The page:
RICK EAVES: Economies of purpose is an interesting phrase, isn’t it? You’re listening to Scientia Professor Veena Sahajwalla, who is a national – heading up a National Environment Science Program announced by the Federal Government looking at sustainable communities and waste and the circular economy, which could work really well in Tassie.
I mean, we tend to do the dumbest thing first. We go, “Let’s have a global economy. We’ll manufacture things in, you know, one part of the world. We’ll ship them to another part of the world. We’ll throw them out and we’ll ship them back to another part of the world to dispose of them.”
VEENA SAHAJWALLA: Yes, when you put it that way, Rick, I think –
RICK EAVES: Super dumb.
VEENA SAHAJWALLA: It sort of just brings all of that, when you verbalise it in that way, I think you’ve summed it up really well. I mean, this is where we’ve sort of become so normalised in the way we used to think about all of these issues. Whereas think if we can really shift our mindset into thinking around what we can do, you know, onshore, what we can actually produce locally and, you know, how we can actually see that being beneficial to, of course, our economy, to our local job creation, really allows us to think in a much more bigger picture way and yet think at that local regional level where we don’t see any of these end-of-life products as waste but rather just see it as another resource that’s simply waiting to be harnessed. And thinking about its transformation in a whole new life means you can have, you know, materials and products that, you know, come right back into our economy.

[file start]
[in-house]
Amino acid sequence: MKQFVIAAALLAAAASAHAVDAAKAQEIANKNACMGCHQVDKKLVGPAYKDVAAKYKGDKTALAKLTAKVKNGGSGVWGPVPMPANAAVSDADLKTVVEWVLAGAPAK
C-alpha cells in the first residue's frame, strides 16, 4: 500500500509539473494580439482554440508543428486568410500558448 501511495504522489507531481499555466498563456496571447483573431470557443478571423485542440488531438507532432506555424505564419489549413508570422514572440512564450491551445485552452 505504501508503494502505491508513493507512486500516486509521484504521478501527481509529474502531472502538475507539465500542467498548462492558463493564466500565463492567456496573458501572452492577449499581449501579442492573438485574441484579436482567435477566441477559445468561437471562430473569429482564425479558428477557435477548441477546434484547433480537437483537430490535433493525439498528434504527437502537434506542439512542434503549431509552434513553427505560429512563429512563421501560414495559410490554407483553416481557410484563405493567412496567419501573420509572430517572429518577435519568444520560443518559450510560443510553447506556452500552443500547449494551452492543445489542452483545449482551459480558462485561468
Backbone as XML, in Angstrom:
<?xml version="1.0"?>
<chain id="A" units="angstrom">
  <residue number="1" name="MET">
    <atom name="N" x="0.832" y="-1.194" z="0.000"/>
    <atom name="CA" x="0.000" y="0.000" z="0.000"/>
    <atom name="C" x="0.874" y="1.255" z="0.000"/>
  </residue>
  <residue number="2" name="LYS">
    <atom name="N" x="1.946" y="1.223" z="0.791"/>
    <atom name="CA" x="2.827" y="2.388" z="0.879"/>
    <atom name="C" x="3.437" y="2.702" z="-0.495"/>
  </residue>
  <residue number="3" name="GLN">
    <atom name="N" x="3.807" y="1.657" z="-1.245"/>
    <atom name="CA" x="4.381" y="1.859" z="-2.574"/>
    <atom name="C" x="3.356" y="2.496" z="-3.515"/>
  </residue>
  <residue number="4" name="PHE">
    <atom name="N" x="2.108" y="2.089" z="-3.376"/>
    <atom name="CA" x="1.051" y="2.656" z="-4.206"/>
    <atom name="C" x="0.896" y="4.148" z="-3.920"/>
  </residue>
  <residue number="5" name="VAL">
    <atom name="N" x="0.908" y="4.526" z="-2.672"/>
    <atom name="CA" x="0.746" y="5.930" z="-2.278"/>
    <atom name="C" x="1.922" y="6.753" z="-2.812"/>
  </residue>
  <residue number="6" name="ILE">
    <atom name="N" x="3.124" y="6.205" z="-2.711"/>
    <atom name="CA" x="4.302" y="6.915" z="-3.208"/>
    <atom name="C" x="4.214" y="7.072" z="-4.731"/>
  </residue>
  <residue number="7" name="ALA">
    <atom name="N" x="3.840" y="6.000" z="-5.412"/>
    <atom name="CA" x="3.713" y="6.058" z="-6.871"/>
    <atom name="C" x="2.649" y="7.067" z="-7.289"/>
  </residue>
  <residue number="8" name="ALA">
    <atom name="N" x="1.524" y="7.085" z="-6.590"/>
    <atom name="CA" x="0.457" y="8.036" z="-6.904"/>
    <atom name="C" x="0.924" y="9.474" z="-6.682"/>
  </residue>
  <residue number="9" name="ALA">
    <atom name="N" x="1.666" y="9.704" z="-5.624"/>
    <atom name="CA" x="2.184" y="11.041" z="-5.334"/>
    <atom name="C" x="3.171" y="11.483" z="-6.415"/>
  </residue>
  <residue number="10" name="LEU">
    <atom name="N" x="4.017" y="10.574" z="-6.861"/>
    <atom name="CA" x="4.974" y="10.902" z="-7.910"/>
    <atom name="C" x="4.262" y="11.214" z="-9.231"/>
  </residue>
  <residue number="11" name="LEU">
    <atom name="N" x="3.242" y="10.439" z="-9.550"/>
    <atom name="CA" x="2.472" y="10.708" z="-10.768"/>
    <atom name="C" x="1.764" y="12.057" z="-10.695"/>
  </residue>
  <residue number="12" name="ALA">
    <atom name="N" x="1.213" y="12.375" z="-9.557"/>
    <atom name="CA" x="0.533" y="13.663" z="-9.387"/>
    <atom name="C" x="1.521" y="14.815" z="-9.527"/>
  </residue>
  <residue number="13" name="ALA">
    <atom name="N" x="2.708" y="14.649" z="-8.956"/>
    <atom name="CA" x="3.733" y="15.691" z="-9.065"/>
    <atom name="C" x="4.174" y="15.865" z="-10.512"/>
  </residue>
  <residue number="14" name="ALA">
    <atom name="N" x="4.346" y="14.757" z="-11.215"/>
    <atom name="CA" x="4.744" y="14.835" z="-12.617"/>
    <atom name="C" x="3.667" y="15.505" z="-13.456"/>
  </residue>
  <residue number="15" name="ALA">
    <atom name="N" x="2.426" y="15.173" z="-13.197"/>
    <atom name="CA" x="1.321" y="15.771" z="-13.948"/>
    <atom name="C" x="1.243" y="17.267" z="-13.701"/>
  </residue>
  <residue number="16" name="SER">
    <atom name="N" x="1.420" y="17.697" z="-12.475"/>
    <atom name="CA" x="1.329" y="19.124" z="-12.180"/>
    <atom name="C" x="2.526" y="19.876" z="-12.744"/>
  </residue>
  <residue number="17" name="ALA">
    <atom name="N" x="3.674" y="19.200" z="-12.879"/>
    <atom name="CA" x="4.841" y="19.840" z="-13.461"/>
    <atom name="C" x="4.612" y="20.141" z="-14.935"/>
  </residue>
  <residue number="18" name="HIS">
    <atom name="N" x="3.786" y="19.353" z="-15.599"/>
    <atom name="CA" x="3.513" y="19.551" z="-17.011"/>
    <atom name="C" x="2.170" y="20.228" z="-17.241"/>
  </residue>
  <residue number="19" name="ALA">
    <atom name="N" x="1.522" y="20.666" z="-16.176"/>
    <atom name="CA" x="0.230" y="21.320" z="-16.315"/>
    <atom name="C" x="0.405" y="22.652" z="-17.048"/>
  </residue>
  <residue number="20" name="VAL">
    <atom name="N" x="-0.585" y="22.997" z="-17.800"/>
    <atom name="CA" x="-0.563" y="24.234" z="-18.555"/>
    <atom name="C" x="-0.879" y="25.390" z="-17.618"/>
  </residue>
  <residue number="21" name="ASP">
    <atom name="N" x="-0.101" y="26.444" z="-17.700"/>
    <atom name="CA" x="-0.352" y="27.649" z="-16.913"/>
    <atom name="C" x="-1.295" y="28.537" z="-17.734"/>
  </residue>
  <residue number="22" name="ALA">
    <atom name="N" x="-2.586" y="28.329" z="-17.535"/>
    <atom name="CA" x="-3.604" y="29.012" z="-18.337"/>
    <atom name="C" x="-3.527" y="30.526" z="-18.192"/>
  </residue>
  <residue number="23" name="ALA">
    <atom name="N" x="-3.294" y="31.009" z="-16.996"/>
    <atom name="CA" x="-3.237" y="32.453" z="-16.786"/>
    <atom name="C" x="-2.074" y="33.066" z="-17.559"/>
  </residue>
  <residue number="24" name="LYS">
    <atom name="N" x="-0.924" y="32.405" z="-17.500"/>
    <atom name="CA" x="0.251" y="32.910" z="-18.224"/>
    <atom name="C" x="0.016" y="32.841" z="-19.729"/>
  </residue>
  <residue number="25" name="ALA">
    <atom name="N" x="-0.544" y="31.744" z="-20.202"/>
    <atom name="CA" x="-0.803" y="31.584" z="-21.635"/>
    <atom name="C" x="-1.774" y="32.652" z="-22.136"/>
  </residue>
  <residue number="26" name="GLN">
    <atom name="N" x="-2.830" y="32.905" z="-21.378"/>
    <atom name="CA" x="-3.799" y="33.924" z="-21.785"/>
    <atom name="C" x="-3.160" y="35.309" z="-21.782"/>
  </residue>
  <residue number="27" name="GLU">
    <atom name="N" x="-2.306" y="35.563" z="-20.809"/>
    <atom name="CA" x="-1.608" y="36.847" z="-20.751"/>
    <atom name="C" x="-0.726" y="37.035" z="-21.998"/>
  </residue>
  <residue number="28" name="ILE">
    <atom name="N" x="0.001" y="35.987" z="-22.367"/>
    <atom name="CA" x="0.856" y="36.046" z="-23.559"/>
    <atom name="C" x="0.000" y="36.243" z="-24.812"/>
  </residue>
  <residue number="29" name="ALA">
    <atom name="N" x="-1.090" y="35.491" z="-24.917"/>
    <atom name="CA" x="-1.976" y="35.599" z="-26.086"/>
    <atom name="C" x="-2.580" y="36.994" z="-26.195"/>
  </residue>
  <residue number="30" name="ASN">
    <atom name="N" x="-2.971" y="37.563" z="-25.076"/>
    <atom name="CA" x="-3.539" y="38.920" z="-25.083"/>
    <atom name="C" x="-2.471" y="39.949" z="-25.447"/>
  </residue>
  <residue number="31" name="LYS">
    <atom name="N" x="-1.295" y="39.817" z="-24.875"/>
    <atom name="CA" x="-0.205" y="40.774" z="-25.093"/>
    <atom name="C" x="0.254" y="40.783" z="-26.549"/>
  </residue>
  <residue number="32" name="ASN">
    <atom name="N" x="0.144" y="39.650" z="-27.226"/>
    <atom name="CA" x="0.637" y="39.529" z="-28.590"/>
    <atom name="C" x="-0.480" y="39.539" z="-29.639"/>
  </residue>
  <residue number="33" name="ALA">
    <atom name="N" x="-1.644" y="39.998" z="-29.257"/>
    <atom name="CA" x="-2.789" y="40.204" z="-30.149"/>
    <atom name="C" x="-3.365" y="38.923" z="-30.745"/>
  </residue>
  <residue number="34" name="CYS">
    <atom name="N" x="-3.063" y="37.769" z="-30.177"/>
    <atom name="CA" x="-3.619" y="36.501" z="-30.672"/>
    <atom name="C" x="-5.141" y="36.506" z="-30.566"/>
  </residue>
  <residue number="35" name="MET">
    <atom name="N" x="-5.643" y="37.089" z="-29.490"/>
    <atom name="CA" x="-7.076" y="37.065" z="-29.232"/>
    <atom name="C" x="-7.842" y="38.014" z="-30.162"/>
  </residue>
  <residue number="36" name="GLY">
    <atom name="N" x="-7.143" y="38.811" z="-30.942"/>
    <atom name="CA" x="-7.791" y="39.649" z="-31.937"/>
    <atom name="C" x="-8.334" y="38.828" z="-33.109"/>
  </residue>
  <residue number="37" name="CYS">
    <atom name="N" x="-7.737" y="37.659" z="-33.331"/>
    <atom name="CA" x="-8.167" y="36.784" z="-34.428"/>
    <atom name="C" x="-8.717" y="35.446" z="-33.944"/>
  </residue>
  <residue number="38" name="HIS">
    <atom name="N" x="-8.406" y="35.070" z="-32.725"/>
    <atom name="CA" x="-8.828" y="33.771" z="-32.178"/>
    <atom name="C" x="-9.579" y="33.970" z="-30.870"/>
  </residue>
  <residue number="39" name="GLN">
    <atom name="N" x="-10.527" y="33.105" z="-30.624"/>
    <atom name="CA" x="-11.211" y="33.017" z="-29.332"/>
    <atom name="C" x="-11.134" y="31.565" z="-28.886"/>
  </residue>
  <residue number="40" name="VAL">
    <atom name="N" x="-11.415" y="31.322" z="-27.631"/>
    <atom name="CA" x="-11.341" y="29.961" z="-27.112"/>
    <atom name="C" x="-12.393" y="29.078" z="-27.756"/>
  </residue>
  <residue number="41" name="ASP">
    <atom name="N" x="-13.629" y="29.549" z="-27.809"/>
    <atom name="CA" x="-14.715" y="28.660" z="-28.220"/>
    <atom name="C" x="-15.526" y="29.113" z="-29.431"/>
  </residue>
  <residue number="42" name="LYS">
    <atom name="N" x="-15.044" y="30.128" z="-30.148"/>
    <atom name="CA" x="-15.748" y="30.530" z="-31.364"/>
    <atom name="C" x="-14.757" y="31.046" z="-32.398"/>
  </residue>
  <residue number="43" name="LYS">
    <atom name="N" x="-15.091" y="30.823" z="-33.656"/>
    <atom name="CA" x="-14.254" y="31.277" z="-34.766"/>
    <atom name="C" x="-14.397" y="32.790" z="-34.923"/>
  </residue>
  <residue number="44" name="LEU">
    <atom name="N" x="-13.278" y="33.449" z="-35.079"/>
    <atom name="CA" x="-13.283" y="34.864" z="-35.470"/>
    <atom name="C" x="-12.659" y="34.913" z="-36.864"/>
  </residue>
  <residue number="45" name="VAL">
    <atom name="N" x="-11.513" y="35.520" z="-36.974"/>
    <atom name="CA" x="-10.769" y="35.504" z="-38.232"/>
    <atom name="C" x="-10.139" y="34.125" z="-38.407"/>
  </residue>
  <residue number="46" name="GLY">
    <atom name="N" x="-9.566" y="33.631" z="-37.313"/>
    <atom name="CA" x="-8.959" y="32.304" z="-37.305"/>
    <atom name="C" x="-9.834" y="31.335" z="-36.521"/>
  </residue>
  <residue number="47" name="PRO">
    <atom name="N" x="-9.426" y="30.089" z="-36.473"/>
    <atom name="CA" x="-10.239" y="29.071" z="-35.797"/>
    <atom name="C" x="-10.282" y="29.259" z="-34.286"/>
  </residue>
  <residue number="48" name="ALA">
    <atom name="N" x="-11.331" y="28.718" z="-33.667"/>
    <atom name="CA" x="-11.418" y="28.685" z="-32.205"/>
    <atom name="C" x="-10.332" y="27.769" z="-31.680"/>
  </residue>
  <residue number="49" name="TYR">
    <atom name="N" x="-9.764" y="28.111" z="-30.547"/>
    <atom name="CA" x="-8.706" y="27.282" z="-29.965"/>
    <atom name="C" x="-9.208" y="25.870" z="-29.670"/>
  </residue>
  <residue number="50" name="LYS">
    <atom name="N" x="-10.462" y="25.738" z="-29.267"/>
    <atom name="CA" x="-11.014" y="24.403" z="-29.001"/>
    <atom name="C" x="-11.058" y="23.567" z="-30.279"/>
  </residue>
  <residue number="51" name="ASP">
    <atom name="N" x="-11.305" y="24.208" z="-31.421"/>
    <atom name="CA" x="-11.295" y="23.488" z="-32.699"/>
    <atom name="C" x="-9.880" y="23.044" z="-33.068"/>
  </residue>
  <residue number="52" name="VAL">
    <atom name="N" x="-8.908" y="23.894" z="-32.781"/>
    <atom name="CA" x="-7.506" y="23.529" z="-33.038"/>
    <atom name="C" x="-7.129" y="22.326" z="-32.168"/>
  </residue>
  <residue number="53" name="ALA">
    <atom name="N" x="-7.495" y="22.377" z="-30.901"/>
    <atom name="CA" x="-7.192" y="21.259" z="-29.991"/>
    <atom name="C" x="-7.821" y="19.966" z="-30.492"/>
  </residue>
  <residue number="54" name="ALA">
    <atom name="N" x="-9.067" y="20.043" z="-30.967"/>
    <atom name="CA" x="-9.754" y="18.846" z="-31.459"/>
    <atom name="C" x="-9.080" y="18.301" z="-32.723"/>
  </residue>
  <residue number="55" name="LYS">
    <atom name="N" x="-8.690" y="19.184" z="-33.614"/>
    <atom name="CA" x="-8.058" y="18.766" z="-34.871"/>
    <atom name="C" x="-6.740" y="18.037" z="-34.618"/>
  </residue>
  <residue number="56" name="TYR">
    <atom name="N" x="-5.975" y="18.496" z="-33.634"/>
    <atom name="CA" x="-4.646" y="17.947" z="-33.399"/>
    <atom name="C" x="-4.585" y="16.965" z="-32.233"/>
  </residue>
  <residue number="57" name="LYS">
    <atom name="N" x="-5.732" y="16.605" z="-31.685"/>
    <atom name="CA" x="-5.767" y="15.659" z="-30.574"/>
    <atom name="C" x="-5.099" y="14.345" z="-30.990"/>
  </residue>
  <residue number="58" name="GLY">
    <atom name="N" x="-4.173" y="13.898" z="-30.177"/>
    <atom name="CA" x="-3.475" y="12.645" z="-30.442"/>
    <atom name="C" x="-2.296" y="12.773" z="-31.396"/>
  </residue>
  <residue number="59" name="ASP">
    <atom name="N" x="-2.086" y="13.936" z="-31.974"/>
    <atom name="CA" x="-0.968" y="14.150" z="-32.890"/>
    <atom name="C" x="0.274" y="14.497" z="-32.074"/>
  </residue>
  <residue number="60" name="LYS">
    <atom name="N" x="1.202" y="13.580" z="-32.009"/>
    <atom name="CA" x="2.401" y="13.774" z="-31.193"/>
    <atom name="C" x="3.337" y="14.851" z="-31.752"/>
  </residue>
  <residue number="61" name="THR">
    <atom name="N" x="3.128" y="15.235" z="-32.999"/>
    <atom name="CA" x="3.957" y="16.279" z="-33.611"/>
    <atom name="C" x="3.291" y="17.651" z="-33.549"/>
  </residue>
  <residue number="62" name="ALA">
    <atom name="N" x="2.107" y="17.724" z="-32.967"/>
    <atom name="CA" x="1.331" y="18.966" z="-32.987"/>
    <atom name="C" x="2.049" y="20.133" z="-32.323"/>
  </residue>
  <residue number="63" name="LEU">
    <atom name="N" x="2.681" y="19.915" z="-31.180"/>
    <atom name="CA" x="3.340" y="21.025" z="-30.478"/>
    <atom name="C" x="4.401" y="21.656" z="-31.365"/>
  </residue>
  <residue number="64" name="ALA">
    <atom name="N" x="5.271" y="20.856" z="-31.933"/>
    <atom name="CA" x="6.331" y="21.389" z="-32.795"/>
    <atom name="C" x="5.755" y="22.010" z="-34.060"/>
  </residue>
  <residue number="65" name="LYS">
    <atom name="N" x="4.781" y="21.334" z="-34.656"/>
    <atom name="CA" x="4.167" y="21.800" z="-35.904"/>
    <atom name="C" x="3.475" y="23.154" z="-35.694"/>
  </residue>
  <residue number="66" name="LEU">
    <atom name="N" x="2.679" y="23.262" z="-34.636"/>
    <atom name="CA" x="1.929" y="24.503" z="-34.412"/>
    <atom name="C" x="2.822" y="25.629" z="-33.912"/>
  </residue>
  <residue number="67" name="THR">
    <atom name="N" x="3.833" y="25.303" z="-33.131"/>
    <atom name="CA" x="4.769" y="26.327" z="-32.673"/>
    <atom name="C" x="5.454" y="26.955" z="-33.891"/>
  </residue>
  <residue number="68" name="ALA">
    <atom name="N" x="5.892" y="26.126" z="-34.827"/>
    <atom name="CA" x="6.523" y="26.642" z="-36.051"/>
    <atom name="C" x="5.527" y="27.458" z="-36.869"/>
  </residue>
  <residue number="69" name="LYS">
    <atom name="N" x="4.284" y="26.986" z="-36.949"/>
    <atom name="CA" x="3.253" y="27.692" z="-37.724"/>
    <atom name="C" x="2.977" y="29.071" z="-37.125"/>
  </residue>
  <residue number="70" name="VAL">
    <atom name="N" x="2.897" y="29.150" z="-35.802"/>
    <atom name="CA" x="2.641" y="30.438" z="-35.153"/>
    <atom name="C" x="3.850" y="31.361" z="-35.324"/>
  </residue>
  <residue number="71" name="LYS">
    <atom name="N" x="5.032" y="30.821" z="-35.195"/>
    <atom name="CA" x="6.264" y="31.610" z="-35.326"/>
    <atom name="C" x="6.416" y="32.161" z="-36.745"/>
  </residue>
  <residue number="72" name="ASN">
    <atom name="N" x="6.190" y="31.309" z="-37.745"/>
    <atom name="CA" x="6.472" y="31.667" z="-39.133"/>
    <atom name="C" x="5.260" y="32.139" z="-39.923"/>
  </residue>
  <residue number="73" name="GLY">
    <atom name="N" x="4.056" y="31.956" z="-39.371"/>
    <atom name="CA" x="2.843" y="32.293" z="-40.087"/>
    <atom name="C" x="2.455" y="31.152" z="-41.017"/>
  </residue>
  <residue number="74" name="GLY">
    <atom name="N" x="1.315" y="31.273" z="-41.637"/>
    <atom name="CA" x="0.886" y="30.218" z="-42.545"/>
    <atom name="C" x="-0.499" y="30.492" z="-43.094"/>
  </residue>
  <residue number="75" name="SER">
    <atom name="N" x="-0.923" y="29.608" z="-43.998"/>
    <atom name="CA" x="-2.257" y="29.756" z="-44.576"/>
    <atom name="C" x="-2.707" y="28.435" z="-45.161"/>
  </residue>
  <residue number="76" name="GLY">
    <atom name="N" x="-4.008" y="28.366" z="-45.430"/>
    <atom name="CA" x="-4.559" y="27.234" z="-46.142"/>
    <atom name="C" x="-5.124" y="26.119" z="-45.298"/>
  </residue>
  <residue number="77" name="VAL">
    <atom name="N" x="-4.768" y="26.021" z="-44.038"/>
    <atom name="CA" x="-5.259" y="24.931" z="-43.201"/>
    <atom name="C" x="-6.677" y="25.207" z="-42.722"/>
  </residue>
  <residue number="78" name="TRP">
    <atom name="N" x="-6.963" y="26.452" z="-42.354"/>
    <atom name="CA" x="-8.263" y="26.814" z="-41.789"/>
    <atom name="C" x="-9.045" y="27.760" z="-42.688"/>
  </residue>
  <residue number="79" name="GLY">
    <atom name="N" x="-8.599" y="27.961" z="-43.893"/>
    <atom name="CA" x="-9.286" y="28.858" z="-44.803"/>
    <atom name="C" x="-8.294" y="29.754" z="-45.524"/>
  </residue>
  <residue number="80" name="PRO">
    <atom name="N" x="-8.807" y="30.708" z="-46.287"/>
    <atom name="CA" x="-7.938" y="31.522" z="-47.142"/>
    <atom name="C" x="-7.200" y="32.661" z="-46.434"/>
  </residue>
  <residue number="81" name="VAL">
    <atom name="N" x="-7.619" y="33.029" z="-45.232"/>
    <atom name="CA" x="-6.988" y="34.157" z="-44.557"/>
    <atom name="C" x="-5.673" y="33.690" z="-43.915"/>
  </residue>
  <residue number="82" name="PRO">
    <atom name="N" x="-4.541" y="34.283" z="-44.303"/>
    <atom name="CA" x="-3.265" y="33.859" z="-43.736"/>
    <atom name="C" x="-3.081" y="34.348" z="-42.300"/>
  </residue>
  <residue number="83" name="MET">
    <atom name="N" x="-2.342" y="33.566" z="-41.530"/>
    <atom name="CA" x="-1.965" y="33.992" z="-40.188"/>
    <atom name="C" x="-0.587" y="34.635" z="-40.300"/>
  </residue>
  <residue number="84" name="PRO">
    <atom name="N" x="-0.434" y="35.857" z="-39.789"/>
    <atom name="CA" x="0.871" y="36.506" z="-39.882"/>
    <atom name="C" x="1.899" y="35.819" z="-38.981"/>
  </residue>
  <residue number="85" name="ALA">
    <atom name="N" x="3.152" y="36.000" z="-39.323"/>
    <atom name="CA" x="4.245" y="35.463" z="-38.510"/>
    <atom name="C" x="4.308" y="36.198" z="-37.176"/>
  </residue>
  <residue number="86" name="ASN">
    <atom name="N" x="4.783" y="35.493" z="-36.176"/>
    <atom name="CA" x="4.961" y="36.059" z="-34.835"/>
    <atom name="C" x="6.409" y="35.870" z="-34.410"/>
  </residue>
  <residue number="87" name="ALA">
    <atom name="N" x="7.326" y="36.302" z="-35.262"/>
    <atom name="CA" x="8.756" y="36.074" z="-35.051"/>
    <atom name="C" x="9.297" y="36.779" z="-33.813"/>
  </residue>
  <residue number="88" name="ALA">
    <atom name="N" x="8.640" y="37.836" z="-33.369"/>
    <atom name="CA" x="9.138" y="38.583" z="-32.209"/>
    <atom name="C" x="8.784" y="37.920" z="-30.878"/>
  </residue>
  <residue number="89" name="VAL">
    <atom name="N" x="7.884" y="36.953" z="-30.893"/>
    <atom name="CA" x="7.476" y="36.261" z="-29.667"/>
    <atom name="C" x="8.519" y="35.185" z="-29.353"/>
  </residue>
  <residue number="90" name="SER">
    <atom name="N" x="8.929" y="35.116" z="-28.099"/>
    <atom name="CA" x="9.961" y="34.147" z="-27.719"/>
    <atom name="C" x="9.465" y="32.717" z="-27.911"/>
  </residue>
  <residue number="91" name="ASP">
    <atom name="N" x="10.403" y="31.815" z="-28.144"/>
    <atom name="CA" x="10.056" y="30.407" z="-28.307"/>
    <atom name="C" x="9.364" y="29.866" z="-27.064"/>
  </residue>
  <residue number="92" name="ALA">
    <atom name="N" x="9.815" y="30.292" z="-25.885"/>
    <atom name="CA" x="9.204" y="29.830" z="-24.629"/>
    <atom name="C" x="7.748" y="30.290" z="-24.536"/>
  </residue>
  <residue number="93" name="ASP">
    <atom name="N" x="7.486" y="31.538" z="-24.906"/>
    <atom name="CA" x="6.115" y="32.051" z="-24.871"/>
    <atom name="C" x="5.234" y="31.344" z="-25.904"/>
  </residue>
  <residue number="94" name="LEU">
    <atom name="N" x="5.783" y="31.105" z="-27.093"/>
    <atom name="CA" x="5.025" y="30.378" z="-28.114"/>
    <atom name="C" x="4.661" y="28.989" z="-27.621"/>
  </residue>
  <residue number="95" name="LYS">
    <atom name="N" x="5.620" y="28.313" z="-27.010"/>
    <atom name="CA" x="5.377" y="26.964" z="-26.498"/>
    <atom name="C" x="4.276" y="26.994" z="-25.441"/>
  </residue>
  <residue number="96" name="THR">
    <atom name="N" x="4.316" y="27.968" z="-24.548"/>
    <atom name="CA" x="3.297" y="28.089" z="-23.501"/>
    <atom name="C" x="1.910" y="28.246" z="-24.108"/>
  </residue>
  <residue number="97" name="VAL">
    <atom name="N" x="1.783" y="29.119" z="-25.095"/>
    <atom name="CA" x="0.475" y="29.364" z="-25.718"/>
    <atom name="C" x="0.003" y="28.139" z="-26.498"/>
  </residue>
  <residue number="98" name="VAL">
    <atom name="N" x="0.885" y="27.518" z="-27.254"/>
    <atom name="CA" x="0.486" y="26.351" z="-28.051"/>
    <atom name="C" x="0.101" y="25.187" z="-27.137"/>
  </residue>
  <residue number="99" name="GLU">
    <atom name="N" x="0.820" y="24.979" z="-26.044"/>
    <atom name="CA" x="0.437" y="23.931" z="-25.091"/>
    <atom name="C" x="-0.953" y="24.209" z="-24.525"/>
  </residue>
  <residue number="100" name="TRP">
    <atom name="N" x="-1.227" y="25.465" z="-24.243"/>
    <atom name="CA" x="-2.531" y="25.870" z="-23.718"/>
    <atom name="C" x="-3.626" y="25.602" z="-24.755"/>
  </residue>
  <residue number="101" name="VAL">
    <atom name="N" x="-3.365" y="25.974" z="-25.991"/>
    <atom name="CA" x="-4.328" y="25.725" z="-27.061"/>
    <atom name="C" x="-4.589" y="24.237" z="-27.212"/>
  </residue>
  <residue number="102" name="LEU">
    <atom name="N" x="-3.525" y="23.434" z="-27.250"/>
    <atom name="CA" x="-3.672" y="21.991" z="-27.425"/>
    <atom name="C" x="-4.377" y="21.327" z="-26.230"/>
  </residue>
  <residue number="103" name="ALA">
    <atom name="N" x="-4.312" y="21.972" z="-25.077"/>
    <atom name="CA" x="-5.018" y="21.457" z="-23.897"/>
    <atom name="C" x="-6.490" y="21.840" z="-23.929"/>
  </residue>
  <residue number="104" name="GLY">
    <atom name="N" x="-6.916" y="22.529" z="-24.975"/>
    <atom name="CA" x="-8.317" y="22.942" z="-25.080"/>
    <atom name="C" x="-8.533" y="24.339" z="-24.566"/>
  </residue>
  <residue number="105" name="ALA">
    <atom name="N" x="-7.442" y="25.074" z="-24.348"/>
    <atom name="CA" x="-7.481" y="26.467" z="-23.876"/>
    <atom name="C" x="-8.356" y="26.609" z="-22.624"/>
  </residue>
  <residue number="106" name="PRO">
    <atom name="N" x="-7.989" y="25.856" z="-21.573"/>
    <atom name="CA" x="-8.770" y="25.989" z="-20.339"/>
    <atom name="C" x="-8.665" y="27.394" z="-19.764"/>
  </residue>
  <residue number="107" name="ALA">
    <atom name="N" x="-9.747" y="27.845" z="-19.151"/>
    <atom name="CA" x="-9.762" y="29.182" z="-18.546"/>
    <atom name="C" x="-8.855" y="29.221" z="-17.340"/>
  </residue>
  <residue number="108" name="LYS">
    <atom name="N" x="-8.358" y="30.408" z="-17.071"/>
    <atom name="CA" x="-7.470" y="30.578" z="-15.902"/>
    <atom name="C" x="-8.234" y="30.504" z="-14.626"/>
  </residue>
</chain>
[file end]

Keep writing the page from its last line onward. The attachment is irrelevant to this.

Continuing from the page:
What we are really talking about is being very innovative and clever in the way we can do, you know, decentralized manufacturing. And I think that’s really where the future is headed. That we need to think about how we can actually take materials that we have in our hands. You know, you can imagine setting up, you know, plants, local plants, that are doing the most modern and the most sophisticated recycling by combining and partnering with manufacturing so that you do have that both win-win from an environmental and an economic point of view, so that you’re constantly innovating.
RICK EAVES: Veena, realistically, though, we’re notoriously bad in Australia at being the best at anything. We don’t have a space program that has rockets that go anywhere. Even New Zealand has a rocket. We’ve lost our car manufacturing. How realistic is it that we can create viable manufacturing again in Australia?